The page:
asked Nov 13 '16 at 01:18 by amg56 (717)

edited Nov 13 '16 at 01:18

I have compressors from several manufacturers that act in a really unexpected way when inserted on a channel that carries MIDI information in Bitwig. FabFilter Pro-C 2 gets forced into maximum compression when it receives a MIDI note. If you disable Pro-C, you can see on its graph and meter that now it's compressing properly. This in itself is a secondary problem, because it means that the plugin is still processing and eating up CPU. In all the other DAWs, when you disable it, Pro-C's meter goes flat, which is what it should be doing. Anyway, after some fiddling around I found out that I could put a Note Receiver in front of the compressor, mute the note receiver to strip out the note data, and then suddenly the Pro-C is compressing properly. Another way of doing this is to disable the MIDI listen feature inside of Pro-C, however this is still weird because the manual doesn't say anything about note data triggering compression. The MIDI listen on Pro-C, as far as I know, is only intended to map CC's to the controls - no notes. So there are a bunch of problems here.

UAD's Neve 33609, one of my favorite compressors, had a slightly different behavior. It appears to be working fine when enabled. When disabled, the MIDI notes force the comp to maximum compression. In the process, the CPU gets spiked because of whatever oddity is now going on with the comp's code that it wasn't designed for. You can literally watch the meters on the Neve plugin jump and come back down together with the length of the MIDI notes. Again, this shows that, when bypassed, the audio is still being sent to the plug and the plug is processing away, wasting resources.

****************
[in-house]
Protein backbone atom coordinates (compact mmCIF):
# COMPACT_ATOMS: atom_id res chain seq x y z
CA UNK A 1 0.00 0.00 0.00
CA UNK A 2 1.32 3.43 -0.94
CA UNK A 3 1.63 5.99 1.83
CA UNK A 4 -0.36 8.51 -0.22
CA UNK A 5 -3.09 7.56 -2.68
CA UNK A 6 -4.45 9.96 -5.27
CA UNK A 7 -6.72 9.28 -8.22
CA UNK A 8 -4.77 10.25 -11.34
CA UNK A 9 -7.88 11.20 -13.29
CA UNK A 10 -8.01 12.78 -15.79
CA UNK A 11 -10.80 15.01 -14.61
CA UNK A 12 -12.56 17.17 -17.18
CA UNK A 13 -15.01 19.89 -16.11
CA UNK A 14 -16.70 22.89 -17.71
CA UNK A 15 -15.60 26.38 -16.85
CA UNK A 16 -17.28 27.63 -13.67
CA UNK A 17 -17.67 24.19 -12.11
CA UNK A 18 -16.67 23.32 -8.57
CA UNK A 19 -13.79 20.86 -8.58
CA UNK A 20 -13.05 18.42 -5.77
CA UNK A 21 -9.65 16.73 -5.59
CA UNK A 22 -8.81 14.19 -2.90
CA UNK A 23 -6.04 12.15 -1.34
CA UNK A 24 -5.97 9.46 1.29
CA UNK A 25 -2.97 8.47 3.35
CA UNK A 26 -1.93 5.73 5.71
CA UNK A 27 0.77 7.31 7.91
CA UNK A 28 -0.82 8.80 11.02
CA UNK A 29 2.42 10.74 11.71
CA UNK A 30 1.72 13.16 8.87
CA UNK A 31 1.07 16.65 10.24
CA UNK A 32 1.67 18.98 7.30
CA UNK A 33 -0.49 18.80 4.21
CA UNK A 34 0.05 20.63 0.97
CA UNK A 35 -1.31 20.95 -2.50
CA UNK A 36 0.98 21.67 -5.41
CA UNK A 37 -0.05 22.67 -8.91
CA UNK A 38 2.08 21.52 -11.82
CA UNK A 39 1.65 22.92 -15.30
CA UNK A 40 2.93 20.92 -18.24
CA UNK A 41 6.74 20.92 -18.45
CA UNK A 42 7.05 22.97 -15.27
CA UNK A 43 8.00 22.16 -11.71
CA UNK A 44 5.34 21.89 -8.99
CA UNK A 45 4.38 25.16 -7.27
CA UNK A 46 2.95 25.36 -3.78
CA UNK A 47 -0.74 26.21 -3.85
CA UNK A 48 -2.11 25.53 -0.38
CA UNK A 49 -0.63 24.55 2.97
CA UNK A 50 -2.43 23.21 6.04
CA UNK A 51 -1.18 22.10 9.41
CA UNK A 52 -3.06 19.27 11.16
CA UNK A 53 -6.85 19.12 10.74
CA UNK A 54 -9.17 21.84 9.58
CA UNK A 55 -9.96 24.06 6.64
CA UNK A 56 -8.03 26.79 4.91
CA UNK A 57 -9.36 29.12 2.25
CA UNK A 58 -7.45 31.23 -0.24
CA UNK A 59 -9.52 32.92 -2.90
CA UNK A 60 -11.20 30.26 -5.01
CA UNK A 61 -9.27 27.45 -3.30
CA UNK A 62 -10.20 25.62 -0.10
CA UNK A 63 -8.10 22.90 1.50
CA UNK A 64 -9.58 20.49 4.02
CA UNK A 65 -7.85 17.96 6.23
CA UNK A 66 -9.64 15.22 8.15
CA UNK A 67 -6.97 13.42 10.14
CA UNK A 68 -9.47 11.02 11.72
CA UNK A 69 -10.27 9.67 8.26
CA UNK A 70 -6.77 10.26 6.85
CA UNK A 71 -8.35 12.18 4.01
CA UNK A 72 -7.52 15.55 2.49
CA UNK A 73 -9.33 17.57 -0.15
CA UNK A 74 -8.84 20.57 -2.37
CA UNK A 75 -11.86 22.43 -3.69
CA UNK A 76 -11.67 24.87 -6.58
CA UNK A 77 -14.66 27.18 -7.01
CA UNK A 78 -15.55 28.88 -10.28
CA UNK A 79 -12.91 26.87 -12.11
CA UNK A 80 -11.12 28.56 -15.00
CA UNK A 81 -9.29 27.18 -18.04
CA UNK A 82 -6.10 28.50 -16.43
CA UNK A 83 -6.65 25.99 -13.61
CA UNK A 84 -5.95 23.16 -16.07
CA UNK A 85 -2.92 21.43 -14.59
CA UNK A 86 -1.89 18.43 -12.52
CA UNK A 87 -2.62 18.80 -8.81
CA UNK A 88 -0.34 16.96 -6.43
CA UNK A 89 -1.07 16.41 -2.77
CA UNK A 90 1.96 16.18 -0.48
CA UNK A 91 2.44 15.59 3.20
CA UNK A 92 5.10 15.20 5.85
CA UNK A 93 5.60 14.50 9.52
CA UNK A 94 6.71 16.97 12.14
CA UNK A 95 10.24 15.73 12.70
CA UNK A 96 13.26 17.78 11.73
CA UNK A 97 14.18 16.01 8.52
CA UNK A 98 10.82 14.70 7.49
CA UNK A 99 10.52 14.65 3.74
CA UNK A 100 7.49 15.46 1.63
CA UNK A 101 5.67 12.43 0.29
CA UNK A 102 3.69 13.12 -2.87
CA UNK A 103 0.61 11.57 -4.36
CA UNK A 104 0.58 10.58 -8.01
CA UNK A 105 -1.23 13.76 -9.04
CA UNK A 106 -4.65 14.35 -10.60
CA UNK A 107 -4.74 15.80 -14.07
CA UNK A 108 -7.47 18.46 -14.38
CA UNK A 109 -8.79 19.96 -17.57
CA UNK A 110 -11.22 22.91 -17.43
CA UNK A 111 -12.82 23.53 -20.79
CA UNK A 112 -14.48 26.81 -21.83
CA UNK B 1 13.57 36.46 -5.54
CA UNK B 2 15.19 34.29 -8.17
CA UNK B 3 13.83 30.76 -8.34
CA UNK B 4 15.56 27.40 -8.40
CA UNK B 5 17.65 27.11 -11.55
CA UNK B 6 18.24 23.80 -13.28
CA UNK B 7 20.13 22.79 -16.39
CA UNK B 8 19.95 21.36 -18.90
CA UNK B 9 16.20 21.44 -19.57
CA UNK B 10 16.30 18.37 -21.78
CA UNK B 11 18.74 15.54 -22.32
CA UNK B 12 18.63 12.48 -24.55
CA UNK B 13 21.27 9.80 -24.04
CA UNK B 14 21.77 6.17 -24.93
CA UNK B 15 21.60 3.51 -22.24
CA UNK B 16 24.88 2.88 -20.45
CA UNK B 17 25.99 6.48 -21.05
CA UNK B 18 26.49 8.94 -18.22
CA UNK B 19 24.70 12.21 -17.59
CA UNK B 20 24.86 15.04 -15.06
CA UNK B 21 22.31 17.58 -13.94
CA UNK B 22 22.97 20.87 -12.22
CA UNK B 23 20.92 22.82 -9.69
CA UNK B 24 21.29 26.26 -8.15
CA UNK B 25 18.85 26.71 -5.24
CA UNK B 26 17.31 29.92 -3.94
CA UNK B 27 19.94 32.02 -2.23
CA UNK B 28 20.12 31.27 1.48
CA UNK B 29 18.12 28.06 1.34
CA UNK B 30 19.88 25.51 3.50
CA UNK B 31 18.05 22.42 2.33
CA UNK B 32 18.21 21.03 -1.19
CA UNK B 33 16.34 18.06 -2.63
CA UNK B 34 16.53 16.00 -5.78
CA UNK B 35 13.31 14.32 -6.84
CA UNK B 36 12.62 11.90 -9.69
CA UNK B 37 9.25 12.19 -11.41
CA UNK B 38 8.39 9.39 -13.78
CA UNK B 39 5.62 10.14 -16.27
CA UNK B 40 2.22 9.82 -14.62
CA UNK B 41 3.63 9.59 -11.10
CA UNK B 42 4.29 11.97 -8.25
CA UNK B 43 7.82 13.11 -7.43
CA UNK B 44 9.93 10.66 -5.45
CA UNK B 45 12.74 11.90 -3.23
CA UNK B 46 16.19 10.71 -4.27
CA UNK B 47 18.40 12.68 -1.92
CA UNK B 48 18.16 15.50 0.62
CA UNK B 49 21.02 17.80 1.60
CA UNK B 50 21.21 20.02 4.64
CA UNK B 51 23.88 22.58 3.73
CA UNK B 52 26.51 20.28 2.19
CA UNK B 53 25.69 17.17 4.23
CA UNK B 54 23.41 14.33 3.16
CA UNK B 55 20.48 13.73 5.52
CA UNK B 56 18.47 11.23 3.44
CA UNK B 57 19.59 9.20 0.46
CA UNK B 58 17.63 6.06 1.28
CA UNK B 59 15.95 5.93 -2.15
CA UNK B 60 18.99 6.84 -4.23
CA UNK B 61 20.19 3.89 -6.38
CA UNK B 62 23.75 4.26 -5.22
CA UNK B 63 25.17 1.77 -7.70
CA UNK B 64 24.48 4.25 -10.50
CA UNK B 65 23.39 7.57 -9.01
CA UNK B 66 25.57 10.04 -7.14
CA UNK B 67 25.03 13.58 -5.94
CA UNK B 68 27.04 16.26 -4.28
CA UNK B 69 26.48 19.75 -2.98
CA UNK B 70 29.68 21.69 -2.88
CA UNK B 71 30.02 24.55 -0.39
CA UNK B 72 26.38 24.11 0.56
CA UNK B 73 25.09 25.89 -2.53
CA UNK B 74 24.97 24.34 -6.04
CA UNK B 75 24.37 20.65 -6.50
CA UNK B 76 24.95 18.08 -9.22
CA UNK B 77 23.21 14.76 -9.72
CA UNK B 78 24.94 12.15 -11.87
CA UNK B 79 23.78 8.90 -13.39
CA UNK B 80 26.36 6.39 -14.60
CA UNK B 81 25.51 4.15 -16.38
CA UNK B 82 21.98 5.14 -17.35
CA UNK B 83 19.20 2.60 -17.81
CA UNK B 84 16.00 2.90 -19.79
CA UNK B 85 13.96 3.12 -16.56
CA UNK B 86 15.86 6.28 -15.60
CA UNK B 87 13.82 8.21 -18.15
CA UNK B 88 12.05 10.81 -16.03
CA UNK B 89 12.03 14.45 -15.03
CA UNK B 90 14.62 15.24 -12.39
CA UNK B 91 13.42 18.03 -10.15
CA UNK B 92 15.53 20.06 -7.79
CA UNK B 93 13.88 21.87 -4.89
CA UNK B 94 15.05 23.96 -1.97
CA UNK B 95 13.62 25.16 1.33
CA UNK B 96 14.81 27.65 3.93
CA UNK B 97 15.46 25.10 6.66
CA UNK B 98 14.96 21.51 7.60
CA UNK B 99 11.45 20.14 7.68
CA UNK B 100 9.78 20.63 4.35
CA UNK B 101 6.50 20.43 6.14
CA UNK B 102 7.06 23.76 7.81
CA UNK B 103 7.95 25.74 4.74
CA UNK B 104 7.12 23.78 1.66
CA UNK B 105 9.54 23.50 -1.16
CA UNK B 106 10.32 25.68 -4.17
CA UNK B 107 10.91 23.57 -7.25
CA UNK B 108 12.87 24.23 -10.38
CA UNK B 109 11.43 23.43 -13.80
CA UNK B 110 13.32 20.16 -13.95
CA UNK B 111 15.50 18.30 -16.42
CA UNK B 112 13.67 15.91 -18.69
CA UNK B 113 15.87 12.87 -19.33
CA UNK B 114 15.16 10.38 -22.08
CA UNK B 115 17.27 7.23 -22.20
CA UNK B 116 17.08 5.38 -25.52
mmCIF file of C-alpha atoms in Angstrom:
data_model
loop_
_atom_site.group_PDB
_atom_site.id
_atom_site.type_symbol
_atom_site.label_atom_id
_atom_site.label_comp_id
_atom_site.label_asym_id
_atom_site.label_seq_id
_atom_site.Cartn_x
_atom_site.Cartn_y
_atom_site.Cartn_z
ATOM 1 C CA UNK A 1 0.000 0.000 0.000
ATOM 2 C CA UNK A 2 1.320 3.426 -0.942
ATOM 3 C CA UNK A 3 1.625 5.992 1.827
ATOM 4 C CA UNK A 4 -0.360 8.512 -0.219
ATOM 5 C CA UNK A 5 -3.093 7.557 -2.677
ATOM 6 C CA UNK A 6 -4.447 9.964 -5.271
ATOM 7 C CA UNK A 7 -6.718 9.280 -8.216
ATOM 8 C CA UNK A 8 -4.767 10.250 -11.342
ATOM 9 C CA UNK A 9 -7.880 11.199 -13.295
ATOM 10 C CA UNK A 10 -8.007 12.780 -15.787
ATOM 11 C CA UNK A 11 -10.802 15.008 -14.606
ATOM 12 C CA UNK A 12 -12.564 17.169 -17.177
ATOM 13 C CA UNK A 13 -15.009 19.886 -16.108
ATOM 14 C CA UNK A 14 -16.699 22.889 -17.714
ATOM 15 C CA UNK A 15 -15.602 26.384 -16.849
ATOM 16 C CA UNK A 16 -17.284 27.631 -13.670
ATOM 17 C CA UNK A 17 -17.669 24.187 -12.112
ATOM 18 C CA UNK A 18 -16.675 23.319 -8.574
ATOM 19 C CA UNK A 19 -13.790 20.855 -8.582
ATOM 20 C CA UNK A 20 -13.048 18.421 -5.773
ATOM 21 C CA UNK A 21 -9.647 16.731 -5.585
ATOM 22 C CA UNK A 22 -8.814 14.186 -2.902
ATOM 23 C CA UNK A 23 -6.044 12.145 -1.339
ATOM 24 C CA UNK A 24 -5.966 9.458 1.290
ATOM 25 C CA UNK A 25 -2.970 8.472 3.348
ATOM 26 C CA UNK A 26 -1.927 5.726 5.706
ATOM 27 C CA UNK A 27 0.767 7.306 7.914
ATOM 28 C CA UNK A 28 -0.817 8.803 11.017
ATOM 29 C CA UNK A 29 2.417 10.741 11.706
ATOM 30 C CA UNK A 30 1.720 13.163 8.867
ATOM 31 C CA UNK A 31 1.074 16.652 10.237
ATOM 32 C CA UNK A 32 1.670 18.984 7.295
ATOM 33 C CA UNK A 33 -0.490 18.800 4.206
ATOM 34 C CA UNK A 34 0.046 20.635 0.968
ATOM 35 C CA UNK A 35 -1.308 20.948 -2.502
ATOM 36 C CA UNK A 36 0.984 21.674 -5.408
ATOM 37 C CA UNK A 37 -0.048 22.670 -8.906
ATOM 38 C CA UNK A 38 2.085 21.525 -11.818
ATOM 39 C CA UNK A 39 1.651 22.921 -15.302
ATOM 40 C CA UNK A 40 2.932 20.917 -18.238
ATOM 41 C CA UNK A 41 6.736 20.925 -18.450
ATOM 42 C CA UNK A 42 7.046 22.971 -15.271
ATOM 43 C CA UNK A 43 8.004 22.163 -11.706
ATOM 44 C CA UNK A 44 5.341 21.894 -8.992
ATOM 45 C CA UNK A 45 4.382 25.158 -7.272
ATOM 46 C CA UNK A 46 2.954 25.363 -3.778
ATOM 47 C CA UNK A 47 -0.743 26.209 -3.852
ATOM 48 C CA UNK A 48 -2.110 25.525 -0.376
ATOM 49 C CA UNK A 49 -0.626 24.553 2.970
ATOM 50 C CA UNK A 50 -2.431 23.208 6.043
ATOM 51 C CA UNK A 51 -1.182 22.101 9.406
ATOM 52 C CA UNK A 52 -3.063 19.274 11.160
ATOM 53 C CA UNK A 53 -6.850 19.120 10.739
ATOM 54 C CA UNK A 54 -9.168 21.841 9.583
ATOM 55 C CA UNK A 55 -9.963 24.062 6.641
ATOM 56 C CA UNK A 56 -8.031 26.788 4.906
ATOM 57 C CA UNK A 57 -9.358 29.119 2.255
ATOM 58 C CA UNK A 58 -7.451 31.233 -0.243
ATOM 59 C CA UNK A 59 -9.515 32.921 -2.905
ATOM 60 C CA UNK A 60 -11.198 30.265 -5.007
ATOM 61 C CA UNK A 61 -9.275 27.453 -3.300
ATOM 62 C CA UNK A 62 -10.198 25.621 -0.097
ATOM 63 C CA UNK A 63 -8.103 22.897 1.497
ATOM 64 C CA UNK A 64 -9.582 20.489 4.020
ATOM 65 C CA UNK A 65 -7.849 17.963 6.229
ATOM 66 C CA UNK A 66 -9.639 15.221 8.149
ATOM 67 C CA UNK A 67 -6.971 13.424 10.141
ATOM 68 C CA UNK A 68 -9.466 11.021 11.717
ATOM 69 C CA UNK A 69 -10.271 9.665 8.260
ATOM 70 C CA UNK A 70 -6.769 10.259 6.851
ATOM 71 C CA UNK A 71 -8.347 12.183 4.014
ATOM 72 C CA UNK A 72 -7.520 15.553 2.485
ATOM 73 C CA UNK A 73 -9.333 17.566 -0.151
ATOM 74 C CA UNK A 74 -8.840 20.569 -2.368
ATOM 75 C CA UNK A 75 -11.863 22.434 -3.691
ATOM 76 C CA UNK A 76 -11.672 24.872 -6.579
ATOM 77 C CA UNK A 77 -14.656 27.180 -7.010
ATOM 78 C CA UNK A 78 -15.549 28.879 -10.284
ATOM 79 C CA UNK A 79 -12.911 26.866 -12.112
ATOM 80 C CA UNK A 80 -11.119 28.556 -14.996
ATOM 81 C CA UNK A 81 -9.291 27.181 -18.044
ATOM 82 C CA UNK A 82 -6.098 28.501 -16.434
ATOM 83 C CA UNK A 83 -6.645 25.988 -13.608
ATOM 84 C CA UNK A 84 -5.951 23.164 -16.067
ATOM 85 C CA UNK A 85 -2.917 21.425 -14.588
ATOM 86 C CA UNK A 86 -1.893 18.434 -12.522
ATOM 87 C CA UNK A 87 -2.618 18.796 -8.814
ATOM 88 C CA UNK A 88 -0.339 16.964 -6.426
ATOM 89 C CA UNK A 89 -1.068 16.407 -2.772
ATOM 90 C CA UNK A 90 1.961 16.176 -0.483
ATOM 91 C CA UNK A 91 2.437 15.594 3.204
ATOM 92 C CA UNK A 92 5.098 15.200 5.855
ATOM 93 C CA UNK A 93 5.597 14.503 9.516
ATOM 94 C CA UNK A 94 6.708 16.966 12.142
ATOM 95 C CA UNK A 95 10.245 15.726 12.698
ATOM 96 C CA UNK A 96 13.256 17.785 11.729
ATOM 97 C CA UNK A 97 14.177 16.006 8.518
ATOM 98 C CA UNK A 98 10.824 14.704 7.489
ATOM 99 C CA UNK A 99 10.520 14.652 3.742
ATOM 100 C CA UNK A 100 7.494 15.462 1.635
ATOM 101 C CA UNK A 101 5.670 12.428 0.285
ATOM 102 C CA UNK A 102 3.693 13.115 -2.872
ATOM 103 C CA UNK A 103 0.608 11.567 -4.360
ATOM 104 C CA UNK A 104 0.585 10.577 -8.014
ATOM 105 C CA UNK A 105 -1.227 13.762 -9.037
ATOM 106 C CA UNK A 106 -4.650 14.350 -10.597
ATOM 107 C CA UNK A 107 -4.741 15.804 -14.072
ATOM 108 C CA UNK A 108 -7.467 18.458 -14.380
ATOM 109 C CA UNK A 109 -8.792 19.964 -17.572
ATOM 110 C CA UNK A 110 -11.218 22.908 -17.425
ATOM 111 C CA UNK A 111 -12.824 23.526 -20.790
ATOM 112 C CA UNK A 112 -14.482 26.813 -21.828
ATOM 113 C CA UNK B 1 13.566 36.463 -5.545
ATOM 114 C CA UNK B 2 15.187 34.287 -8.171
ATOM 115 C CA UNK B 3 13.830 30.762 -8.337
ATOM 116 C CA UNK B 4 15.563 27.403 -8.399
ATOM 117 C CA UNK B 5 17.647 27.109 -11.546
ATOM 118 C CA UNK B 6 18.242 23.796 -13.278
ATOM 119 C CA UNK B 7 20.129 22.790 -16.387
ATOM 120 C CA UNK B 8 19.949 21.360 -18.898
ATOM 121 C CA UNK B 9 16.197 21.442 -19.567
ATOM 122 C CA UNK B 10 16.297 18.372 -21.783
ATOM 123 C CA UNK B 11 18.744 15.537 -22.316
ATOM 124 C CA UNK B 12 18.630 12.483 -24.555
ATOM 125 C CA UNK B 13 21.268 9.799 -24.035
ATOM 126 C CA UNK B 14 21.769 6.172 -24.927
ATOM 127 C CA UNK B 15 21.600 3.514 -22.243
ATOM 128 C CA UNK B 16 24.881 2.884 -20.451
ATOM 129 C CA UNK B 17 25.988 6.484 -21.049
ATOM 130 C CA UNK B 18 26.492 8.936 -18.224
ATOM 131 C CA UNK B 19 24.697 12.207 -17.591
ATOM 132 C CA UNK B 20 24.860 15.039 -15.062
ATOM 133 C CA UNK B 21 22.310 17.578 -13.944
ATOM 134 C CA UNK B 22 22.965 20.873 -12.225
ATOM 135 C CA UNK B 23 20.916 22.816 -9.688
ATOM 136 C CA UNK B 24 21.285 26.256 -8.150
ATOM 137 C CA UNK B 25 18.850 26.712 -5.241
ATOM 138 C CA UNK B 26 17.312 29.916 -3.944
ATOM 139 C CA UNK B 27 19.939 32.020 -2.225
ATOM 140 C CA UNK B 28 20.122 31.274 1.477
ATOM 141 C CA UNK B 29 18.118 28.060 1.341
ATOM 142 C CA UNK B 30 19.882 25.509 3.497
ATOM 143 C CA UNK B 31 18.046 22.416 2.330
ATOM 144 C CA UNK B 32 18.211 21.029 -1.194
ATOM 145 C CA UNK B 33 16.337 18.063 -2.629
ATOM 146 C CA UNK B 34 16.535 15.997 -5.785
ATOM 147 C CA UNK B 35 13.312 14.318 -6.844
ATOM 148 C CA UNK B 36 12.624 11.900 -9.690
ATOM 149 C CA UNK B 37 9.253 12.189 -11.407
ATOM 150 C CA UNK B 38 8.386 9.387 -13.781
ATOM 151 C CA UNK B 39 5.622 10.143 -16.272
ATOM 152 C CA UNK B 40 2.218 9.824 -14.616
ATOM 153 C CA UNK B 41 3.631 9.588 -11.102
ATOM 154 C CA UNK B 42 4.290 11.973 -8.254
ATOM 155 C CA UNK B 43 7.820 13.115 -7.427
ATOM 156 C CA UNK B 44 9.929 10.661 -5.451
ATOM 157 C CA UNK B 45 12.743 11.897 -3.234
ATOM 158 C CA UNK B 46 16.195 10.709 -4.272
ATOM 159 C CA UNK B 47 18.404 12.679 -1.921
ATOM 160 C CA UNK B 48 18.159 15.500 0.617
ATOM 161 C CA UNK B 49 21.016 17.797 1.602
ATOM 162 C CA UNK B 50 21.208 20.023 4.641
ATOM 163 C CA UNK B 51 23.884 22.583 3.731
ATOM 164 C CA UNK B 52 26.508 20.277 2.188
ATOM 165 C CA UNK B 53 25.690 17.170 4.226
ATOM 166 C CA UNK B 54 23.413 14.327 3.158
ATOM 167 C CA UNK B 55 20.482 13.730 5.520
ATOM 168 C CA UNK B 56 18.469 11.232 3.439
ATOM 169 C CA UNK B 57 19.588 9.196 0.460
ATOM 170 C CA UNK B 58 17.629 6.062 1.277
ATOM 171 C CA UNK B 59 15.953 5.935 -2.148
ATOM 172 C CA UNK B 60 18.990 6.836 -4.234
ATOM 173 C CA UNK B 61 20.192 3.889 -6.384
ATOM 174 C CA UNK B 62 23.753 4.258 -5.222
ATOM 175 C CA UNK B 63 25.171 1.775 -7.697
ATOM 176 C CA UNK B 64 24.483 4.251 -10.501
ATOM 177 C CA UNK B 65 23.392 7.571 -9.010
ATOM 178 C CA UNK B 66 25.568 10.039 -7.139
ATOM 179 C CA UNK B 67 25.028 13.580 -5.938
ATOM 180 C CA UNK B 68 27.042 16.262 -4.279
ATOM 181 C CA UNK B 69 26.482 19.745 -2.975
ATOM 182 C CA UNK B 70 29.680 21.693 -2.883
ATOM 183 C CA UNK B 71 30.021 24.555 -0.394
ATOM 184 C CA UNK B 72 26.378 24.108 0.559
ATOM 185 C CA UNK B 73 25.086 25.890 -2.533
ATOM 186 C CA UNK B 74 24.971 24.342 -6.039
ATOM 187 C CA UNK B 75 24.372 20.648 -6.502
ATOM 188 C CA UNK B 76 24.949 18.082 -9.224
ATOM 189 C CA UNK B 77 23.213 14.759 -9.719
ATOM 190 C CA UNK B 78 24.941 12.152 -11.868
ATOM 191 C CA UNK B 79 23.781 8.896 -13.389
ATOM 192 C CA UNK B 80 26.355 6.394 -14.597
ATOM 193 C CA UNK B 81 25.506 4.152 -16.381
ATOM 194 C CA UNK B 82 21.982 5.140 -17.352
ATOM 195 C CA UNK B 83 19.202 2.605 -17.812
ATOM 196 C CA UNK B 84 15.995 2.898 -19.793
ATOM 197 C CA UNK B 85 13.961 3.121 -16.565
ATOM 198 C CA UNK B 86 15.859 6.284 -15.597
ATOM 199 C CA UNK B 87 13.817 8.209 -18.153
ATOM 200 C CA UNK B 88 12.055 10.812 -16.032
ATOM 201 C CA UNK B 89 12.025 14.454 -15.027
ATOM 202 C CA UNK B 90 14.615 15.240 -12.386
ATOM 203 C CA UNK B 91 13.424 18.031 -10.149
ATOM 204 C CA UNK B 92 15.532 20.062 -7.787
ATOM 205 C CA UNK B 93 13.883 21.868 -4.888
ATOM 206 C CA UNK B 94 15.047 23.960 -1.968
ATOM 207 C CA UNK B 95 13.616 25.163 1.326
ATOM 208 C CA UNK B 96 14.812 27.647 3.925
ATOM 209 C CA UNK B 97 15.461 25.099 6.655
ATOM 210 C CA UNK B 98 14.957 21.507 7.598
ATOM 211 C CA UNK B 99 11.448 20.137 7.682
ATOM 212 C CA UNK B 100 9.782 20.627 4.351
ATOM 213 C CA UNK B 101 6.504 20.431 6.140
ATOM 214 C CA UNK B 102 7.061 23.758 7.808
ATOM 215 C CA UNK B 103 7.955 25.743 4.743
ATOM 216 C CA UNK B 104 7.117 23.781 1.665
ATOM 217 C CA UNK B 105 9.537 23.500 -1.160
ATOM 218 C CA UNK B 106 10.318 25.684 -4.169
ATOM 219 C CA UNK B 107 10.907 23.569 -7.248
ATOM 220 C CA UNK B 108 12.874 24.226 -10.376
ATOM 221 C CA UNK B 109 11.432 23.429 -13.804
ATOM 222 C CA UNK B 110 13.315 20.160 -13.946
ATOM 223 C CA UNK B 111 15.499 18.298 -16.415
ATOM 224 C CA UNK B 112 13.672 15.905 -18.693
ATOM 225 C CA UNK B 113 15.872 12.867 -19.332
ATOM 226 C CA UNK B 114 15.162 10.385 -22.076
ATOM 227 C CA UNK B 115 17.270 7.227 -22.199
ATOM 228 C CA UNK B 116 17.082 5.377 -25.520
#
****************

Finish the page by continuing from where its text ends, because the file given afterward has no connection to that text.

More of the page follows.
I think that the signal path should be such that, if Bitwig sees an effect placed after an instrument, it should cut off the MIDI data flow at that point, and give the user the option to manually enable it. Possibly even better, the midi instrument itself should not even be passing the MIDI data downstream at all. It should act like a MIDI out and not a MIDI through. The situations where you want your MIDI data targeted at the instrument to flow any further downstream are very few, and can be addressed manually by setting up a note receiver. As it is now, you are forced to remind yourself to put in a muted receiver just to block the MIDI every time it can cause unwanted behavior in the VST effects, which is very often. It's unwanted extra work.


answered Dec 01 '16 at 02:02 by amg56 (717)

After using it some more, I really think the instrument block should have an additional switch that is set to MIDI OUT by default and would allow the user to set MIDI THROUGH if needed. This problem that you can inadvertently send midi data that opens and closes compressors can be a real headache if you added one of these devices without soloing and you get all the way down to mastering to figure out that something in the background was popping.

  — (Dec 10 '16 at 21:07) amg56

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Asked: Nov 13 '16 at 01:18

Seen: 1,301 times

Last updated: Dec 10 '16 at 21:07